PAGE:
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Jeff Beck

1944 -

Origin: United Kingdom

Main instrument: Acoustic guitar/electric guitar

Genres: Blues, Fusion, Rock

An enigmatic musician who slips in and out of retirement to work on vintage hot rods instead of visiting studio recordings, Jeff Beck has often been hailed as a "guitarist's guitarist." His manual dexterity and technical prowess make how he plays as compelling as what he plays. The pioneering artist first attracted a following during the 1960s with his textured psychedelic sound and gained respect from his peers for his forays into heavy metal, jazz fusion and, more recently, electronica. Unpredictable, eclectic and ever curious, Beck has quietly risen to the top of his art form.

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An enigmatic musician who slips in and out of retirement to work on vintage hot rods instead of visiting studio recordings, Jeff Beck has often been hailed as a "guitarist's guitarist." His manual dexterity and technical prowess make how he plays as compelling as what he plays. The pioneering artist first attracted a following during the 1960s with his textured psychedelic sound and gained respect from his peers for his forays into heavy metal, jazz fusion and, more recently, electronica. Unpredictable, eclectic and ever curious, Beck has quietly risen to the top of his art form.Jeff Beck

Geoffrey Arnold Beck was born in Wallington, England on June 24, 1944. The Beck family radio was tuned to dance and classical music - and, when young Jeff got hold of the dial, jazz.

He picked up the guitar and began performing in London as a teenager.After a brief stint at Wimbledon Art College, the guitarist worked as a session player for Screaming Lord Sutch (the British equivalent of the America's Screamin' Jay Hawkins). Then, in 1965, he joined seminal rock group The Yardbirds, replacing lead guitarist Eric Clapton. He stayed for less than two years, but quickly became a creative force in the development of the distinctive '60s psychedelic sound.

On his first single with the band, Heart Full of Soul from the 1965 album Having a Rave Up, Beck incorporated a Middle Eastern groove by coaxing the exotic twang of a sitar from his guitar. Other standout tracks included The Train Kept A-Rollin', which was later reworked as Stroll On for the film soundtrack of Blow Up (1966), and Shapes of Things, a Top Ten hit in the U.S. In 1966, a year before setting off on his own, Beck recorded Happenings Ten Years Time Ago with fellow lead guitarist Jimmy Page, who had recently joined The Yardbirds.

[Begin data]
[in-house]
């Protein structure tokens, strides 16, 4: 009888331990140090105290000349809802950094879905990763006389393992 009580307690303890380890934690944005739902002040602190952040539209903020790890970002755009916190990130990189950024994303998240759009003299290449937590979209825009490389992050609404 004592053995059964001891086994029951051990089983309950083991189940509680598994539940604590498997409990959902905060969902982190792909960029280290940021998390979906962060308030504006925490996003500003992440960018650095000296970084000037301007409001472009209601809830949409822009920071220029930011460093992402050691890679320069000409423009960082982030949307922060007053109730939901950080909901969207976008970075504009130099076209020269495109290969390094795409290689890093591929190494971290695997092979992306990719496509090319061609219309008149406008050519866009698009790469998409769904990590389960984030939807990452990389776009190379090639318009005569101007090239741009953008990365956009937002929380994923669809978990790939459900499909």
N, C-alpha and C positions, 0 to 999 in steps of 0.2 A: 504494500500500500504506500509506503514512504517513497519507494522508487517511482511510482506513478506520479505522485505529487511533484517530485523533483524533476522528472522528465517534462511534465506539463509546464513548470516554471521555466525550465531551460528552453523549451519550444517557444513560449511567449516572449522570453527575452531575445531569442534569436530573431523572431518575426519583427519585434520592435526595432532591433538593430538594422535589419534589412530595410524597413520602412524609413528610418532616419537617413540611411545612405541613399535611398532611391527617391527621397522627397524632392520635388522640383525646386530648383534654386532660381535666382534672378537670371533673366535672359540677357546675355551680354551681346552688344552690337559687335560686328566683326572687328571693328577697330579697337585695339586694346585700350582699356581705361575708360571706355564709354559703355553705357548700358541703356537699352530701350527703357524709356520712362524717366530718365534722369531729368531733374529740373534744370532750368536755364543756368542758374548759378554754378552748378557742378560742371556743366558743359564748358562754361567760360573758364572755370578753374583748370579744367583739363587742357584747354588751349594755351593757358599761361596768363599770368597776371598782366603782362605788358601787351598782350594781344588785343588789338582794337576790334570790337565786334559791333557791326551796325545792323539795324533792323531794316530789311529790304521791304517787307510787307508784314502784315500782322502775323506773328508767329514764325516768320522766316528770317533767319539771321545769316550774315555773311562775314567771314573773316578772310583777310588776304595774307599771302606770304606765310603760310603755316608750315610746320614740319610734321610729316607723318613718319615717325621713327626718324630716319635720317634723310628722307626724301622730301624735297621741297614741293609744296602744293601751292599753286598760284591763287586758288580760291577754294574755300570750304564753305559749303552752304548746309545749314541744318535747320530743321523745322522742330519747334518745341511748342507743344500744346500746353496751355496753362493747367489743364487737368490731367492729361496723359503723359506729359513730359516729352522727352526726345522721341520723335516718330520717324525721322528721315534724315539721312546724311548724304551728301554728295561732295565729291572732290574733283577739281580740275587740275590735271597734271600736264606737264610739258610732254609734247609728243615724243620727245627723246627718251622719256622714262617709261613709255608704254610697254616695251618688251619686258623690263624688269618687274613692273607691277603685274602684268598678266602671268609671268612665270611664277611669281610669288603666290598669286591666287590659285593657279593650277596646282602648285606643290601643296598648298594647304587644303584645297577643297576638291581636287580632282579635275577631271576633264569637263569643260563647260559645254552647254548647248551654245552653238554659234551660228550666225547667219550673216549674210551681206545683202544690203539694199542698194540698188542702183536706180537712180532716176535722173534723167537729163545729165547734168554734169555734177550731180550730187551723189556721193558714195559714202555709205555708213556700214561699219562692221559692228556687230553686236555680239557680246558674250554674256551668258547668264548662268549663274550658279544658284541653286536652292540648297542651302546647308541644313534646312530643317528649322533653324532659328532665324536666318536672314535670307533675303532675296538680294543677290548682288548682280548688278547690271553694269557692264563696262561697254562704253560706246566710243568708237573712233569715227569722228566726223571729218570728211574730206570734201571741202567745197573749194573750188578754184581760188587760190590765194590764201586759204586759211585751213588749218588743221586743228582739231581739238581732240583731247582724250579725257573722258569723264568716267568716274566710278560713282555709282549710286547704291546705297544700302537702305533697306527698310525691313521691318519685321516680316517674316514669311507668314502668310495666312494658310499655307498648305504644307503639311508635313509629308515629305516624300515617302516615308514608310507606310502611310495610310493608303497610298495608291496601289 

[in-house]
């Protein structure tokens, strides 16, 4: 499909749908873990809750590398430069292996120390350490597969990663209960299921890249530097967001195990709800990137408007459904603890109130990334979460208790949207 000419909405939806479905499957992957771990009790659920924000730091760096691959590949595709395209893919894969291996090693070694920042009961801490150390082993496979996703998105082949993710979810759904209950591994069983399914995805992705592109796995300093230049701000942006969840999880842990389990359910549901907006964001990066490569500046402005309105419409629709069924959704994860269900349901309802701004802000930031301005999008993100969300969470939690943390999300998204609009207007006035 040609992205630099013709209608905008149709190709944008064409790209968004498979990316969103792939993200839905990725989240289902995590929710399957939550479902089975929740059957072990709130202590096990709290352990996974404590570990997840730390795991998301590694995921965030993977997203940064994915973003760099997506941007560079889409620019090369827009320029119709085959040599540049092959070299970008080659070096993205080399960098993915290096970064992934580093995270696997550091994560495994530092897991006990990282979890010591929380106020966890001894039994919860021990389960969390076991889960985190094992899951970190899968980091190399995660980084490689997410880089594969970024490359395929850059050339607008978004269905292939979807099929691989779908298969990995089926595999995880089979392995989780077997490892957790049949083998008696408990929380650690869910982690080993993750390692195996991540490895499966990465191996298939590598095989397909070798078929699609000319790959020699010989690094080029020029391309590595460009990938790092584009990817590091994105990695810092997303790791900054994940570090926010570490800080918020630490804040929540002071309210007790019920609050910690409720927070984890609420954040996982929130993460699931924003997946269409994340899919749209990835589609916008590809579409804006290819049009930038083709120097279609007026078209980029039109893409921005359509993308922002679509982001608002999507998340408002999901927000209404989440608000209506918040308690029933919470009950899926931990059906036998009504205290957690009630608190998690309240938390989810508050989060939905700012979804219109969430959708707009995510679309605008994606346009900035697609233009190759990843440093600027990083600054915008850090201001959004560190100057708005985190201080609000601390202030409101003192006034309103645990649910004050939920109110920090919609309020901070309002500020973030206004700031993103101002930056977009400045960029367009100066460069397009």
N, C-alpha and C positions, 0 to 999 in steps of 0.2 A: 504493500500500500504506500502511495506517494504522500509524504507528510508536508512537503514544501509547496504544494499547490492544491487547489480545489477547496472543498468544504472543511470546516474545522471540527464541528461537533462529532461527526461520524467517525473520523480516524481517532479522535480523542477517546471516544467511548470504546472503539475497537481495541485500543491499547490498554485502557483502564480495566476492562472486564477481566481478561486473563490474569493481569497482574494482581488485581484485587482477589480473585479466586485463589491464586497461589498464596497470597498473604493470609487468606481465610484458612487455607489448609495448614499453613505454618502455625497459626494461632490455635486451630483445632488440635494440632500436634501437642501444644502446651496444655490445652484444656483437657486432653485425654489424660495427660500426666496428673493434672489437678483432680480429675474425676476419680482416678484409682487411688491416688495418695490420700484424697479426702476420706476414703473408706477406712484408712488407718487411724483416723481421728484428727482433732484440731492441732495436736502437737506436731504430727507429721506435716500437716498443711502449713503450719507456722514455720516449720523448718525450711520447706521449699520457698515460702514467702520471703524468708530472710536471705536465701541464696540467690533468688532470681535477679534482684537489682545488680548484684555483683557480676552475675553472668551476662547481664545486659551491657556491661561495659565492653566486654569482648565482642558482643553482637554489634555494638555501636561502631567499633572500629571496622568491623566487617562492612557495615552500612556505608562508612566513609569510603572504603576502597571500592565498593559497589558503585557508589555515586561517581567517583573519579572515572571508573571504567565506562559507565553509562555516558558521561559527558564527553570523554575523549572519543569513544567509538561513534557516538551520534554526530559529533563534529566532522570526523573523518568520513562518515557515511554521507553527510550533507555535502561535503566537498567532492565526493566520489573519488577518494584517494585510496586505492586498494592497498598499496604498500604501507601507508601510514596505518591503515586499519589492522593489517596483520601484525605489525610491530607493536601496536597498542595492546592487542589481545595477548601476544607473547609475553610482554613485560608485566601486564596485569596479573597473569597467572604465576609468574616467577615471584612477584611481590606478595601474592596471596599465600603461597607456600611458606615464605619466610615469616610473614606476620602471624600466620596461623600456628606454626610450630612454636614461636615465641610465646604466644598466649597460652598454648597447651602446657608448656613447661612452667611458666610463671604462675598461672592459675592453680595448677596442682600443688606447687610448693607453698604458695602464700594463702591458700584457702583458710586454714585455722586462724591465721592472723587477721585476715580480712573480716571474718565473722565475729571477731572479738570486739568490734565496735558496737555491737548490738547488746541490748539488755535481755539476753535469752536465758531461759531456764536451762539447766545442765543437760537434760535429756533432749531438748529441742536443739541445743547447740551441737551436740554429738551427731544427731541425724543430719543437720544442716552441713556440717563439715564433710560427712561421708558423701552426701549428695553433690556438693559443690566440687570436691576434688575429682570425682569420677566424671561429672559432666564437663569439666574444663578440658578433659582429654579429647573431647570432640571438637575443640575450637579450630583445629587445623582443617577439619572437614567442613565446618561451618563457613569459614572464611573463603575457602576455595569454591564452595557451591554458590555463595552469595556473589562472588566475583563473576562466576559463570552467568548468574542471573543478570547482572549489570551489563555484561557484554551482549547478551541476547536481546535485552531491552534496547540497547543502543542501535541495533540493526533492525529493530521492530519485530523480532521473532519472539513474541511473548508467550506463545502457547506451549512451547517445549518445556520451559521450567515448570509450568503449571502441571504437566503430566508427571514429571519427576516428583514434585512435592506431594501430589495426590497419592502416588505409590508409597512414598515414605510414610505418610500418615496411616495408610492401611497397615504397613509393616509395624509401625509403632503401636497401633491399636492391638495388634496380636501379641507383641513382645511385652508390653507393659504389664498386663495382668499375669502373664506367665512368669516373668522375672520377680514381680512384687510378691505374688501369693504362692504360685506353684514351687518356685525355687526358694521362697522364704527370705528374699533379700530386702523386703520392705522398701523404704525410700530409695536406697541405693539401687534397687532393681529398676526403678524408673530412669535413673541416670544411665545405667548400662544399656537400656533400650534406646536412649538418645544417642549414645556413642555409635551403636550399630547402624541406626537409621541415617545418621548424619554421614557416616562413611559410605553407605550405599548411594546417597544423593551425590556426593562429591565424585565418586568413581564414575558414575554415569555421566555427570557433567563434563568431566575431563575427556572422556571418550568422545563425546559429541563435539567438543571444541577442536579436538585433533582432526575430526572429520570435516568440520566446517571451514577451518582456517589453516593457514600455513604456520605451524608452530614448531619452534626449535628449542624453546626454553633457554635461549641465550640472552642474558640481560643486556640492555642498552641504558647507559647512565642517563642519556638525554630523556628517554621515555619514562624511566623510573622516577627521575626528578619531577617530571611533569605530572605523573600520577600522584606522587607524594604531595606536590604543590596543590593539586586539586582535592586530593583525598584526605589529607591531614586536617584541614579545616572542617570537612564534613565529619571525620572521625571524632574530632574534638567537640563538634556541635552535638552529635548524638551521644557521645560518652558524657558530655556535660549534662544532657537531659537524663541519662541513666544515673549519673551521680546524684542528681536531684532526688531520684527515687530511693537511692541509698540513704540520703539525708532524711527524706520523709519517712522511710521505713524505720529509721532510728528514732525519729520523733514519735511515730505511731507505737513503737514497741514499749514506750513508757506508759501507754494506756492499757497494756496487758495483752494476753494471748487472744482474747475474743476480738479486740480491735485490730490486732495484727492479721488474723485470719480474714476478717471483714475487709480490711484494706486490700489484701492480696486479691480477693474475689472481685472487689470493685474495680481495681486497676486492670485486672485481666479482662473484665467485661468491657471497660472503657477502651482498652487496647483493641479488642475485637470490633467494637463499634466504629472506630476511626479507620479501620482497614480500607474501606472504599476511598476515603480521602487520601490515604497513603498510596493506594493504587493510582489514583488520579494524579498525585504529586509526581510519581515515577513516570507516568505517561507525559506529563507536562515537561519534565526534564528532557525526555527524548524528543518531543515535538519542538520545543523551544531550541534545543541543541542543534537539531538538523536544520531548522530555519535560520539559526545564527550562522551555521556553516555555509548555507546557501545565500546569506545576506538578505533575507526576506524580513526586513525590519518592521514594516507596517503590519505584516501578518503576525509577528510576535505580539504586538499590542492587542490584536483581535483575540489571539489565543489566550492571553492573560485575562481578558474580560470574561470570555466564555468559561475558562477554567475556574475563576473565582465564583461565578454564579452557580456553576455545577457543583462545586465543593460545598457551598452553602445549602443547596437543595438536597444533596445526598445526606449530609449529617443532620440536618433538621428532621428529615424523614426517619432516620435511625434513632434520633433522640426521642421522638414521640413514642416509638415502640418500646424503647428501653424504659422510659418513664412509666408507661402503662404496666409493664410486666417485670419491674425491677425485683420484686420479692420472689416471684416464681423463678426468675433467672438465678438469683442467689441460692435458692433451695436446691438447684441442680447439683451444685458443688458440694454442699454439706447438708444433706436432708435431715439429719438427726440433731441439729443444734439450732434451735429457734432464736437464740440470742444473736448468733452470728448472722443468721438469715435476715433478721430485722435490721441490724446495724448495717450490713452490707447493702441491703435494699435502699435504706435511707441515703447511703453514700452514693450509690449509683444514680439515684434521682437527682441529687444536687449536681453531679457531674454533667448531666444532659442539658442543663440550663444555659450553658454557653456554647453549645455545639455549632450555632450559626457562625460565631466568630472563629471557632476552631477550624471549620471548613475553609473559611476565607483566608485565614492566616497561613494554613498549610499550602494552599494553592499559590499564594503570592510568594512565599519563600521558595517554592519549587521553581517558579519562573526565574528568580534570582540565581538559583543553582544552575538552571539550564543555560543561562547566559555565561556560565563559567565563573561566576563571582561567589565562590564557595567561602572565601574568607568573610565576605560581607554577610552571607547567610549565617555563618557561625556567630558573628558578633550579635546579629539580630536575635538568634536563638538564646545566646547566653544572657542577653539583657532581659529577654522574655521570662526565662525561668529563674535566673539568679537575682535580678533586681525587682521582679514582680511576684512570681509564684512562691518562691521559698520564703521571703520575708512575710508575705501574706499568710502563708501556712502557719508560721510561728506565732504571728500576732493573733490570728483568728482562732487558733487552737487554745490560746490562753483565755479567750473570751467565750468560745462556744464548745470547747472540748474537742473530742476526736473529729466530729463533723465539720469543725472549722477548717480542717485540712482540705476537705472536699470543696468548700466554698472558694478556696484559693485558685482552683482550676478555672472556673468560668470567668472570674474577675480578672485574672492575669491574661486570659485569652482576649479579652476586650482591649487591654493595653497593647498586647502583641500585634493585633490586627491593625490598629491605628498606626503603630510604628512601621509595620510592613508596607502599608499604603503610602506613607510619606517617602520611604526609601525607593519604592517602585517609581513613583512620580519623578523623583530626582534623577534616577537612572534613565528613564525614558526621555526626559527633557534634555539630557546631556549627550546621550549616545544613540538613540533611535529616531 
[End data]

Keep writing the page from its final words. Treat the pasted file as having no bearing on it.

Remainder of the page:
Jeff BeckFlying solo

In 1967, he formed The Jeff Beck Group, featuring Rod Stewart on vocals and Ron Wood on bass. The band's 1968 debut, Truth, was an amplified exploration of rock that veered into the as yet unchartered territory of heavy metal, opening with a complete reworking of Shapes of Things, followed by an acoustic cover of the traditional folk song Greensleeves and the progressive blues instrumental Beck's Bolero. Beck-Ola followed a year later, but the group had split up by 1970 with the departure of Stewart and Wood.

That same year, Beck was in a serious car crash. After recuperating from his accident, he briefly resurrected his self-titled group in 1971 and released two albums. In 1973, he formed a trio with drummer Carmine Appice and bassist Tim Bogert, but the band's lone studio recording was panned by critics. 

The guitarist re-emerged in 1975 with Blow by Blow, an instrumental jazz fusion album that put his soloist skills at the forefront on tracks such as a slick rearrangement of The Beatles' She's a Woman and two Stevie Wonder originals.

Beck collaborated with former Mahavishnu Orchestra member Jan Hammer on Wired (1976) and co-headlined a tour with the keyboardist that same year, which was captured on a live recording. He took a break from making music between 1977 and 1980, briefly returning with the album and supporting tour There and Back, before retreating once more.

In 1985, he released the pop-infused Flash, which featured Rod Stewart on People Get Ready, Beck's only hit single. Two years later, the guitarist appeared on Mick Jagger's second solo effort, Primitive Cool, and in 1992, he played on Roger Waters' comeback album Amused to Death.  

New musical directions

In 1999, Beck resurfaced with his first studio album in six years, Who Else!, and followed up with You Had It Coming in 2001. Building on his experimentation with electronic music from the two previous recordings, Beck released the simply titled Jeff two years later, which featured collaborations with Liverpudlian techno trio Apollo 440 and New York trip-hop group Splattercell.

Following the success of three live recordings, Live at B.B. King's Blues Club & Grill (2006), Official Bootleg USA '06 (2006) and Performing This Week... Live at Ronnie Scott's Jazz Club (2008), the guitar phenomenon made his debut at the Festival for its 30th edition in 2009. That same year, he was inducted into the Rock and Roll Hall of Fame.

Jeff  Beck

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